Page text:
Unformatted text preview: 280 (c)
(d) 6. RINGS Each element x 2 R can be expressed as a sum x D a1 C Cas ,
with ai 2 Ai for all i , in exactly one way.
If 0 D a1 C
C as , with ai 2 Ai for all i , then ai D 0 for all
i. Proof. The equivalence of (a), (c), and (d) is by Proposition 3.5.1 on
page 186. Clearly (b) implies (a). Let us assume (a) and show that the
.a1 ; : : : ; as / 7! a1 C C as
is actually a ring isomorphism. We have Ai Aj Â Ai \ Aj D f0g if i ¤ j
(using condition (d)). Therefore,
.a1 C C as /.b1 C C bs / D a1 b1 C C as bs ; whenever ai ; bi 2 Ai for all i . It follows that the map is a ring isomorphism.
I Exercises 6.2
6.2.1. Show that A 7!
and A 7!
are homomorphisms of
the ring of 2-by-2 matrices into the ring of 4-by-4 matrices. The former is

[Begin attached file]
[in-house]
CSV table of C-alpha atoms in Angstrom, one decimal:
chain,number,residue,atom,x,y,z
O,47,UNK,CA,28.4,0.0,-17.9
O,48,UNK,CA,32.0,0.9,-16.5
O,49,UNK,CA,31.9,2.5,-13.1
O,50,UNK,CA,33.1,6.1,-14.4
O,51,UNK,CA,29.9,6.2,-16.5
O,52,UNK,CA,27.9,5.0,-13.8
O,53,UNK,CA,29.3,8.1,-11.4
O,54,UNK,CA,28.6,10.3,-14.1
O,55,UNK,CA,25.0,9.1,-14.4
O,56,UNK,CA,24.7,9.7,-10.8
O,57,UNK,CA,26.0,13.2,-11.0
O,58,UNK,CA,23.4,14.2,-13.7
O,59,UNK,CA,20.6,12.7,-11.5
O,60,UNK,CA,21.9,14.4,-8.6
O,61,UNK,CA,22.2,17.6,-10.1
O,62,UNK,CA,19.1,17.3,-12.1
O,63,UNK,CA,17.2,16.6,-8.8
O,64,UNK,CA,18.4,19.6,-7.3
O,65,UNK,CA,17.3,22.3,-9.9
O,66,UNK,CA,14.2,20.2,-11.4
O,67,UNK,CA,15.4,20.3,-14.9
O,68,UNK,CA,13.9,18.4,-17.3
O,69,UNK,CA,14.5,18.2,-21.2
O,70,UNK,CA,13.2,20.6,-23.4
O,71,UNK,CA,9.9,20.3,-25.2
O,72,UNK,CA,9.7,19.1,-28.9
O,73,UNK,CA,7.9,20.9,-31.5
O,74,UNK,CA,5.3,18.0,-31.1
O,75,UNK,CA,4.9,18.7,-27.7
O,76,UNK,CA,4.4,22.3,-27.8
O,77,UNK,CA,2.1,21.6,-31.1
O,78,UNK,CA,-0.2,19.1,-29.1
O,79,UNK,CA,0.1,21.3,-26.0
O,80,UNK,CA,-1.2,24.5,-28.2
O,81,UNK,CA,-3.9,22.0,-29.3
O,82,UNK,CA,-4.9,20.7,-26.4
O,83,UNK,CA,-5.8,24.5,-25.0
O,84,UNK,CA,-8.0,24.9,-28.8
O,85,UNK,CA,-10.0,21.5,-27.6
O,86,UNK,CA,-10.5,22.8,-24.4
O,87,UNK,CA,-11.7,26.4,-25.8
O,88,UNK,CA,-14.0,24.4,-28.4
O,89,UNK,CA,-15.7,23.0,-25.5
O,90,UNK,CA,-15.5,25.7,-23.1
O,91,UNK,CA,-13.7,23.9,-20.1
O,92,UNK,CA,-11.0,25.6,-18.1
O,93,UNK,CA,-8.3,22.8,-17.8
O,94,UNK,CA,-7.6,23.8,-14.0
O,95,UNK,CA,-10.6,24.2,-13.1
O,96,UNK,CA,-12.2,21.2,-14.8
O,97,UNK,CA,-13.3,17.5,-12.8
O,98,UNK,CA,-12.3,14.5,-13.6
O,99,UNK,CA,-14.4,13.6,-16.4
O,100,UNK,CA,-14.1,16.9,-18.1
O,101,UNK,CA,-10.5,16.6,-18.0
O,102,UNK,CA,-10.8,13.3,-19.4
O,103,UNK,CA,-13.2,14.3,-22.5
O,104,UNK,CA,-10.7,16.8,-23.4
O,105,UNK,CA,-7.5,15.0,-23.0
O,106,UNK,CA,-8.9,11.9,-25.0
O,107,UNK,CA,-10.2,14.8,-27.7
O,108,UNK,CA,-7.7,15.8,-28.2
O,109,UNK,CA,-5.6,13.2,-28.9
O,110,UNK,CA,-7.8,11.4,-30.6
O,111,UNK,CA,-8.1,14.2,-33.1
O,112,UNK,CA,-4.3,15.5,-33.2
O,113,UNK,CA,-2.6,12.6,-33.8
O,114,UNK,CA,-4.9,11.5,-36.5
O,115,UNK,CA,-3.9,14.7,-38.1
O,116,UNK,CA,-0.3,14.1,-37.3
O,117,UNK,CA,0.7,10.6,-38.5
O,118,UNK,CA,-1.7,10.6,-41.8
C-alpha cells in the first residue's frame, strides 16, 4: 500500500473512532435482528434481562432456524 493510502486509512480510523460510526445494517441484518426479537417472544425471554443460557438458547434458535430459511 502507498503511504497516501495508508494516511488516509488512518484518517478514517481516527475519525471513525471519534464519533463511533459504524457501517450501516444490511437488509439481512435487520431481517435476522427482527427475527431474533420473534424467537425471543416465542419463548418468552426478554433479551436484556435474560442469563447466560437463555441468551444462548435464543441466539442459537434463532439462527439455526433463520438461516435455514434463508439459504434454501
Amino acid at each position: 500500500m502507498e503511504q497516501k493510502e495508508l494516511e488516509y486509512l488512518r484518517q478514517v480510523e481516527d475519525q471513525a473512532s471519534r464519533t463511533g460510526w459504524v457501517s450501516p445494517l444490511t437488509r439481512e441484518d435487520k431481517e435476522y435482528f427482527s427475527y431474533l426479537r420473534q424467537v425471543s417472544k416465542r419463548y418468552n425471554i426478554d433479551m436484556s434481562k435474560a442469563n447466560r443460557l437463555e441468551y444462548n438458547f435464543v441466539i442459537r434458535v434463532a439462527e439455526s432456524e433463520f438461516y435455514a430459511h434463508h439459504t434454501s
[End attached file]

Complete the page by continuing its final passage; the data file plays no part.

unital, but the latter is not.
6.2.2. Deﬁne a map ' from the ring RŒx of polynomials with real coefﬁcients into the ring M of 3-by-3 matrices by
a0 a1 a2
ai x i / D 4 0 a0 a1 5 :
0 0 a0
Show that ' is a unital ring homomorphism. What is the kernel of this
6.2.3. If ' W R ! S is a ring homomorphism and R has an identity
element 1, show that e D '.1/ satisﬁes e 2 D e and ex D xe D exe for
all x 2 '.R/.
6.2.4. Show that if ' W R ! S is a ring homomorphism, then '.R/ is a
subring of S .
6.2.5. Show that if ' W R ! S and W S ! T are ring homomorphisms,
then the composition ı ' is a ring homomorphism. ...
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- Fall '08
- Algebra, Homomorphism, kernel, Epimorphism, Unital